The woman behind the landmark Article 50 legal case, Gina Miller delivered a withering attack on politicians, the financial sector, the regulators, and the media at a breakfast event hosted by WACL.
One of the biggest challenges today, according to Miller is “leadership not behaving responsibly.”
She launched a legal challenge to the UK Government within days of the Brexit referendum in June 2016, arguing that Article 50 of the Lisbon Treaty could not be triggered, nor Brexit implemented by the Prime Minister or the Government, without a binding parliamentary vote. After she won in the High Court, the Government fought the case all the way to the Supreme Court where Miller eventually triumphed in January last year.
Beyond these high-profile court cases, Gina is also a marketer, and campaigns against the mis-selling of, and hidden charges in, pension and asset management, and also, controversially, on the allocation of charitable funds to overheads and administration, through her True and Fair Foundation.
“Mrs May has no vision”, she said and went on to say “the goal of Momentum (a grassroots campaigning network) is to run the Labour party, and not run the country.” But it was not just political leaders, Miller also censured business leaders and media for “not behaving responsibly.” Talking about the emotional division and angst in Britain, she noted “there’s something very odd going on in the media.”
She touched on the toxic media storm, personal abuse, racism, and threats to her life, and her family’s lives, and revealed that she had received “suspicious packages” to her house and office.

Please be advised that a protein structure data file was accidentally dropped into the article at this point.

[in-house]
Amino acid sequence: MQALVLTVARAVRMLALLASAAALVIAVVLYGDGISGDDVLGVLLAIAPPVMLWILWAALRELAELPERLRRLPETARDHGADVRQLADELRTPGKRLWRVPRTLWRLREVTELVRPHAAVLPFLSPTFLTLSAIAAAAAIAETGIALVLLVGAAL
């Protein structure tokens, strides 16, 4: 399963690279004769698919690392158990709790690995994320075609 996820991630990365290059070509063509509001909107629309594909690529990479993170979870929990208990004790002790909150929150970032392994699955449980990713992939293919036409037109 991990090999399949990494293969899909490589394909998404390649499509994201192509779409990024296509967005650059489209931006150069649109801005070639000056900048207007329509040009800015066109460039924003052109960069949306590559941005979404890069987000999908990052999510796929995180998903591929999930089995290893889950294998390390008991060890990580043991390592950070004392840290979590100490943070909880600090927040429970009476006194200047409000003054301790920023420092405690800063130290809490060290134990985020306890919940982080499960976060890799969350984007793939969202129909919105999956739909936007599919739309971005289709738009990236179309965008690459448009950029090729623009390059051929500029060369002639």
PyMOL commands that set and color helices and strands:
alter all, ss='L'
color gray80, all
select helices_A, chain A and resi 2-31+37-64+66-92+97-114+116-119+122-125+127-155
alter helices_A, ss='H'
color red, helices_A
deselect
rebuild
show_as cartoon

Miller added that she was involved in the landmark case against Ribena Toothkind almost two decades ago, when the High Court rejected claims that the children's soft drink does not encourage tooth decay. (The brand was owned by GlaxoSmithKline at the time).
“Every industry needs to think about its ‘social consequences’. It needs to be fit for purpose. The role of leadership is to affect change, and leaders need to behave differently. And the role of citizens is to hold institutions to account or they become lazy and forget other people matter. That is what I do exactly, as a conscious capitalist,” she added.
Miller is now planning to sue the Financial Conduct Authority (FCA).
She is set to take legal action against the City watchdog over its lenient approach in allowing wealth and asset managers to flout new rules which forces them to reveal their fees. “The regulator is not fit for purpose,” she continued.
The pro-remain activist said it was "common sense" for the British public to have a second chance to decide whether to remain inside the European Union to "reform" it but rejected the idea of a second referendum, when asked the question by The Drum. “No, not a second referendum but a people’s vote on all the options that we are given and whatever deal we get. The will of the people started this journey and this is what the people’s vote will be about.”
Observing the current wave of women’s movements, Miller added: “I need women to rise up. It is more than just a gender-quake. I want women to use their voice and end this madness — the Brexit madness, the madness of how divided our country is and how it has become the laughing stock on the world stage. We (women) have to take that responsibility. This is a fight for our country.”